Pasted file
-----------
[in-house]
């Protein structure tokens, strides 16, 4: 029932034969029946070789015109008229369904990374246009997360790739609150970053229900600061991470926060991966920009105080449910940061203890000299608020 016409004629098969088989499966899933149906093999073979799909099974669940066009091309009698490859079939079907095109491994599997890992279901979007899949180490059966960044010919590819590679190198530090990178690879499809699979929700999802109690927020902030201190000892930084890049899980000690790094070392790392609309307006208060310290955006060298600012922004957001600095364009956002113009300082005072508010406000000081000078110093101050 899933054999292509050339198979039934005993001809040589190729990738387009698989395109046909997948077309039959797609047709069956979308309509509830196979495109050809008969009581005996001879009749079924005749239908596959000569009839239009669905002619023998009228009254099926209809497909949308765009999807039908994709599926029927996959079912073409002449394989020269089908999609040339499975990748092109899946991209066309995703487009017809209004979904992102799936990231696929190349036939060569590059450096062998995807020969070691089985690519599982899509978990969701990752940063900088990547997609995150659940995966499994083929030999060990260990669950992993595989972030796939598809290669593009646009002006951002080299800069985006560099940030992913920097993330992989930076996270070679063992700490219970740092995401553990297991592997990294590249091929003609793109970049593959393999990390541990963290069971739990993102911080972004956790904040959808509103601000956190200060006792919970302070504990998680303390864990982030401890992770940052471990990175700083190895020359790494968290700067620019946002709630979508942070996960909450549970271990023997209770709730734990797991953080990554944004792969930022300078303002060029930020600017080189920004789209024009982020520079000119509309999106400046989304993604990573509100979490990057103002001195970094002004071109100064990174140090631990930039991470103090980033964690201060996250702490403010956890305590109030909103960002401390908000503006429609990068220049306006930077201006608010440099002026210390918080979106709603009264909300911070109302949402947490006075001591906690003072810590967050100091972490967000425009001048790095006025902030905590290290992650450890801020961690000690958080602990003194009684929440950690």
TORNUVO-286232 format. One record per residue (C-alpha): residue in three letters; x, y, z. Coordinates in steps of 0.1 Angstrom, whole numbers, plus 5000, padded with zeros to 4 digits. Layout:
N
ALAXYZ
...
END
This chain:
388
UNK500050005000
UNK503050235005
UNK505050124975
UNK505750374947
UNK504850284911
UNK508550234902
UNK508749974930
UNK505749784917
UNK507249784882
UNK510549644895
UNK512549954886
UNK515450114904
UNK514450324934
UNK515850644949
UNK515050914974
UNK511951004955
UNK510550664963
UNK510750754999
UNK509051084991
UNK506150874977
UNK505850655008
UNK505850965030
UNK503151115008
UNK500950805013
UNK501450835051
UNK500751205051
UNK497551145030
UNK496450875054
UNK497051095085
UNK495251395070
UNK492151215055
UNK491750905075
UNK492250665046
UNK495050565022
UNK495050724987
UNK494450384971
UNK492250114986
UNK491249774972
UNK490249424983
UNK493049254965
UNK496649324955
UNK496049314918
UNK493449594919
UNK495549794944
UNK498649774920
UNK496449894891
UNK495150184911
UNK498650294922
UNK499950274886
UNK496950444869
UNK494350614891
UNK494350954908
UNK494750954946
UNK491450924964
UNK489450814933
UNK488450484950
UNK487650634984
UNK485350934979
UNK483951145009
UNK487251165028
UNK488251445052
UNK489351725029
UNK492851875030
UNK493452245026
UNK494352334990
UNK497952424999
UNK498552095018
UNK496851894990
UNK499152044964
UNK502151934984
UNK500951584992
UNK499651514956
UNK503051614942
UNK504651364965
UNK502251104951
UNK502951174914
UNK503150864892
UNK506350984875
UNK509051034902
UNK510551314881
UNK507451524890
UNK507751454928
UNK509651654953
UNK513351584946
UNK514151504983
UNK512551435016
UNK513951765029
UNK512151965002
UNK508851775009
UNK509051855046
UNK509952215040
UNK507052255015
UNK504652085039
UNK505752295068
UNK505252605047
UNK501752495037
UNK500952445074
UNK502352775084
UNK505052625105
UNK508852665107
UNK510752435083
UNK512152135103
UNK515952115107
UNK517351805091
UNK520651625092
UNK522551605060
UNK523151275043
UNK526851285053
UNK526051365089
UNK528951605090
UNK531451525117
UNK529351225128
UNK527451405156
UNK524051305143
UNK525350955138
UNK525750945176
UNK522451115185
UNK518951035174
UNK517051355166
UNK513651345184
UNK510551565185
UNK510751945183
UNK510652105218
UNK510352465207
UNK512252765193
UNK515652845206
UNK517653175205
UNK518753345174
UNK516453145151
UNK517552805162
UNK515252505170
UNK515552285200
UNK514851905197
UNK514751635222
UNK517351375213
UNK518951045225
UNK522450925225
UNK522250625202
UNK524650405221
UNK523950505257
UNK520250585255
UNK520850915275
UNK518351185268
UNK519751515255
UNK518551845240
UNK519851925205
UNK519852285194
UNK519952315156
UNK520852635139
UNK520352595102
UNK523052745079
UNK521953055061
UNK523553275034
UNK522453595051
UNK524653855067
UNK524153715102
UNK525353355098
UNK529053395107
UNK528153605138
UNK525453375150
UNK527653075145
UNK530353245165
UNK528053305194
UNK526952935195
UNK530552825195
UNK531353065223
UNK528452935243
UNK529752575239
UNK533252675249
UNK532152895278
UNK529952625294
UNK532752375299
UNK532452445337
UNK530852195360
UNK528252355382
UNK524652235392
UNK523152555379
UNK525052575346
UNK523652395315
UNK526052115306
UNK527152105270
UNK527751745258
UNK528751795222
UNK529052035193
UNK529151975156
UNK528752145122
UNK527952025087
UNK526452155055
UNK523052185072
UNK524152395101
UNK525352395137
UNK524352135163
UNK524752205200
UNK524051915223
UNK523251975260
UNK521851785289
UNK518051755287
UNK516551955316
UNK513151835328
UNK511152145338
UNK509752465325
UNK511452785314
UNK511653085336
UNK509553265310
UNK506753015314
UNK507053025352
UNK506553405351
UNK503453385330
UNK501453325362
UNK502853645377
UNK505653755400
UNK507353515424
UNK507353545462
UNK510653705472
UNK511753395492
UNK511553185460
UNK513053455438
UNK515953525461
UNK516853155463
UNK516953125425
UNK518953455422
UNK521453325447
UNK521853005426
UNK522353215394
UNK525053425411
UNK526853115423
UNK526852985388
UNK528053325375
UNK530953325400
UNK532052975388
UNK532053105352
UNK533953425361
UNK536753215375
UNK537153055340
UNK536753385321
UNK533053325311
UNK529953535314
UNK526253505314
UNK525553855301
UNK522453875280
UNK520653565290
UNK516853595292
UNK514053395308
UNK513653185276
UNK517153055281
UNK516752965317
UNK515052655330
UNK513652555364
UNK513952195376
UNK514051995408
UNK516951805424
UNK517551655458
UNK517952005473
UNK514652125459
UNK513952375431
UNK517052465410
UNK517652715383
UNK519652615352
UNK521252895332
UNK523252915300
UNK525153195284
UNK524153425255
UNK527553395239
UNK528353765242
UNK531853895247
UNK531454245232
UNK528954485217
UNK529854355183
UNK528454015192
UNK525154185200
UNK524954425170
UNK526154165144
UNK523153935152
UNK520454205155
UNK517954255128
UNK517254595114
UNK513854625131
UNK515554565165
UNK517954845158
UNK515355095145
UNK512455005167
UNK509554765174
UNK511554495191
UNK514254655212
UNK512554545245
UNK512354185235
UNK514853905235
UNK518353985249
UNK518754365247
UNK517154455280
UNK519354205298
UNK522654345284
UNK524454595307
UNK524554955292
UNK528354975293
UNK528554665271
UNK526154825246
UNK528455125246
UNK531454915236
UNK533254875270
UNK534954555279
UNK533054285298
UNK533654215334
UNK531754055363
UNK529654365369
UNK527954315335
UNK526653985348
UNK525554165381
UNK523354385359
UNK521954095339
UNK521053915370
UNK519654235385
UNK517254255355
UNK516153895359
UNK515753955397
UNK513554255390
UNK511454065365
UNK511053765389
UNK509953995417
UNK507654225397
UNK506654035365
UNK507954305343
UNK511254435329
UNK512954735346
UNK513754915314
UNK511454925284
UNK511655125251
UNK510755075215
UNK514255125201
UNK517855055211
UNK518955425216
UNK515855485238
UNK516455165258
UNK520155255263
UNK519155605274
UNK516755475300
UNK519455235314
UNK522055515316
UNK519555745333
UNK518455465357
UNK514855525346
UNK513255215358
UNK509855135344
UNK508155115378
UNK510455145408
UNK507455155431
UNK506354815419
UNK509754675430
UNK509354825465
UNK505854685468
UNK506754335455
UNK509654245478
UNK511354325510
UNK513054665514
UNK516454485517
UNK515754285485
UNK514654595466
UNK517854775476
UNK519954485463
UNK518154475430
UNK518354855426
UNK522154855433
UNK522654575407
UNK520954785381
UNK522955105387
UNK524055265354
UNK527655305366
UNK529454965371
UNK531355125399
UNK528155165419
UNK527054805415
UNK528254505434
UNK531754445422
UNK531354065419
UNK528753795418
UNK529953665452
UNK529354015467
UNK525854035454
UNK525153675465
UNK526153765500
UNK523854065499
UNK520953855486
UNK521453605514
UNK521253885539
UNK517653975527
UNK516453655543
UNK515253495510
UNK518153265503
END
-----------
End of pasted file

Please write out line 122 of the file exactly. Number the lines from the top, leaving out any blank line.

UNK527451405156